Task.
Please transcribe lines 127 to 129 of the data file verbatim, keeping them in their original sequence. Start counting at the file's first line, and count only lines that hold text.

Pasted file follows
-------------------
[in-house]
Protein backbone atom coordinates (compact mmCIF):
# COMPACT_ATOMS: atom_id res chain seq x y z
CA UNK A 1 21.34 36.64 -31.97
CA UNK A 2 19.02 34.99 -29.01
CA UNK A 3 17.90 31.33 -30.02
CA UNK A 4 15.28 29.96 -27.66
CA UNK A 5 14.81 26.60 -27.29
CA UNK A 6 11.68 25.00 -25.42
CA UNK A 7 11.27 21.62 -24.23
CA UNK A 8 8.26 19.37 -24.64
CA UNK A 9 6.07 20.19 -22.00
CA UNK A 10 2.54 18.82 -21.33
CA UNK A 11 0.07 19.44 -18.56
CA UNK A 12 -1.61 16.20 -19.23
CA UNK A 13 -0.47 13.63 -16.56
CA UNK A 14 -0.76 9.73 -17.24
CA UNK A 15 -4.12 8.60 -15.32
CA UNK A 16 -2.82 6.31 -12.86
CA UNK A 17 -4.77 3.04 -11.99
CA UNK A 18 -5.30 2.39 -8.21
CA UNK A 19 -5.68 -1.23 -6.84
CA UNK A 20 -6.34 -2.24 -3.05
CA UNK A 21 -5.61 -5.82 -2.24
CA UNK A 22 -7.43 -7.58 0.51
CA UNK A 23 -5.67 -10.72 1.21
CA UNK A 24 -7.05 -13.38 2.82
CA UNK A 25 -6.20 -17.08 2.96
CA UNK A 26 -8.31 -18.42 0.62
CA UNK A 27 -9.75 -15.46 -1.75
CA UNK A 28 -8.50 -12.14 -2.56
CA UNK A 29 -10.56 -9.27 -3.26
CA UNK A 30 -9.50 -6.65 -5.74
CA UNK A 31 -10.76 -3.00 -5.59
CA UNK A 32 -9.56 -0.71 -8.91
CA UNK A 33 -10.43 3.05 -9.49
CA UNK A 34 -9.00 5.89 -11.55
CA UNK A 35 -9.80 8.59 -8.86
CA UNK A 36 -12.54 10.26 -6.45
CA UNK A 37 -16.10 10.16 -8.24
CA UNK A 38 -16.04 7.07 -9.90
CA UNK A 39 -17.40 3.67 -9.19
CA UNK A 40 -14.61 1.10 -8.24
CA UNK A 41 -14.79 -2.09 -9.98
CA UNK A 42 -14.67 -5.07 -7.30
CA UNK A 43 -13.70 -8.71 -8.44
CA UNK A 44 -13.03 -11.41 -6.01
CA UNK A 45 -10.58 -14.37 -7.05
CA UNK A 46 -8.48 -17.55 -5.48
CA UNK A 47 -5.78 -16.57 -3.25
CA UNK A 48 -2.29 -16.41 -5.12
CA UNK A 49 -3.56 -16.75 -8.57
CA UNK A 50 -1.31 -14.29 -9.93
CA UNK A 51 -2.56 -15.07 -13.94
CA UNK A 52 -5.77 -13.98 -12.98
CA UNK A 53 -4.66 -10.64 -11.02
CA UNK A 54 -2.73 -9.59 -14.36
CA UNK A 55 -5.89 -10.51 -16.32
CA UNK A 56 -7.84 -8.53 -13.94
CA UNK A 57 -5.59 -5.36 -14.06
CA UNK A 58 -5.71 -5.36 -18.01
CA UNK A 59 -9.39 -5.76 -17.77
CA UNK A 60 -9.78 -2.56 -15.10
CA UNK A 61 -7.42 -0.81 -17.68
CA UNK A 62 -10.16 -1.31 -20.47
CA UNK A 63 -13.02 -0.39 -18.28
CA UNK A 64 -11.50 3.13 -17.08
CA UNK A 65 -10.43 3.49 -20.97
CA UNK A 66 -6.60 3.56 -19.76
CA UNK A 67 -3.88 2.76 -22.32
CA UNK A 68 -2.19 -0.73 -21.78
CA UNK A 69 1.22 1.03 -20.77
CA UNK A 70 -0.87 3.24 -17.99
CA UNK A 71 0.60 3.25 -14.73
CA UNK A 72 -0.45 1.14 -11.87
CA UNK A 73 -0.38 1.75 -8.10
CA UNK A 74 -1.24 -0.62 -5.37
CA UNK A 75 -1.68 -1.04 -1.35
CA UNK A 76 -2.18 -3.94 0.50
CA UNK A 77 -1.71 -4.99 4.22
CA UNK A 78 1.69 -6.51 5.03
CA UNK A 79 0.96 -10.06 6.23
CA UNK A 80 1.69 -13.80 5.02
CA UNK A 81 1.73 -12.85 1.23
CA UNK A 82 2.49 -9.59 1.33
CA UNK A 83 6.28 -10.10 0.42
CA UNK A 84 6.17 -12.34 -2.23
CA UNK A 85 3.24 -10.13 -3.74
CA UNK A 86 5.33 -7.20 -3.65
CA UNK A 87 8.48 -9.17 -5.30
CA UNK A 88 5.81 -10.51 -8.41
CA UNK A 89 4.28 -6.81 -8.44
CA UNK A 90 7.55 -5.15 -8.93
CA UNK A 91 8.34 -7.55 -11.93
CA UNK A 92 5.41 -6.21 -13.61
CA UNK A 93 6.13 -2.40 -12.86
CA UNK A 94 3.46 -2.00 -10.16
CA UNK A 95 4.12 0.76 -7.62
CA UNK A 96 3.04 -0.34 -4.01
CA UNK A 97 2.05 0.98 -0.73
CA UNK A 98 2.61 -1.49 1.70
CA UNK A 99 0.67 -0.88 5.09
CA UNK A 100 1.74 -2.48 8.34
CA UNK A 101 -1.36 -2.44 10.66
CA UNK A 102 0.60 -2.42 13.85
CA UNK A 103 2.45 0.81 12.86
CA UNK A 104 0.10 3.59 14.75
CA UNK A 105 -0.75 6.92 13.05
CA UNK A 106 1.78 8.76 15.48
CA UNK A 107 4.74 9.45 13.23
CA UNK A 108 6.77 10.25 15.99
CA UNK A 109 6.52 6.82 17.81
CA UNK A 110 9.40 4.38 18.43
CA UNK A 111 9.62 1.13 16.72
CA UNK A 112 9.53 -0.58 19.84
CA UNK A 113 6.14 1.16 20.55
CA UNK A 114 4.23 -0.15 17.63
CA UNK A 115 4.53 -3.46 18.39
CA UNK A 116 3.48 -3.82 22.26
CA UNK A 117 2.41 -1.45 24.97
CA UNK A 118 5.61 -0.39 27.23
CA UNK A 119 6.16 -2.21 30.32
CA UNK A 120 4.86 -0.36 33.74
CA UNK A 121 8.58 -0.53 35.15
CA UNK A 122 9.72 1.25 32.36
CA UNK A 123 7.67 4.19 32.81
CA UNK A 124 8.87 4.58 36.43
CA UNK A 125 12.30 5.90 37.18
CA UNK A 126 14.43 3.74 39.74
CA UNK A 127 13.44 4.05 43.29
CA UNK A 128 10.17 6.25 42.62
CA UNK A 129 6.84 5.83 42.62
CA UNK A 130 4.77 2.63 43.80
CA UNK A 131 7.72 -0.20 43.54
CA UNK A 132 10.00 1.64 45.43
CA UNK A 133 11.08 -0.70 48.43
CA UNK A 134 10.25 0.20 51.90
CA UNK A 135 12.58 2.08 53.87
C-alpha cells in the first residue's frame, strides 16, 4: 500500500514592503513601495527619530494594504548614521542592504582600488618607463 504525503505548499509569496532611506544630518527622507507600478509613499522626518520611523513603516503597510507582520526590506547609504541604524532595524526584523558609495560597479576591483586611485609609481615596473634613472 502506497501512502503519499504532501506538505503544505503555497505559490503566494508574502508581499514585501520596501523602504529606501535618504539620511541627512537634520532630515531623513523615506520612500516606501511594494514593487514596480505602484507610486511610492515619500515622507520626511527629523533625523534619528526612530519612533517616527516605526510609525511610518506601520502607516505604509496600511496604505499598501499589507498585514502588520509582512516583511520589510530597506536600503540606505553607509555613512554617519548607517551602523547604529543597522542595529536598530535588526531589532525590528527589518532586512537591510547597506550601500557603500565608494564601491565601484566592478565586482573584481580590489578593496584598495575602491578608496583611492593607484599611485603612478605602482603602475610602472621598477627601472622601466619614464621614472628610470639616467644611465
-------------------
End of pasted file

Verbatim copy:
CA UNK A 124 8.87 4.58 36.43
CA UNK A 125 12.30 5.90 37.18
CA UNK A 126 14.43 3.74 39.74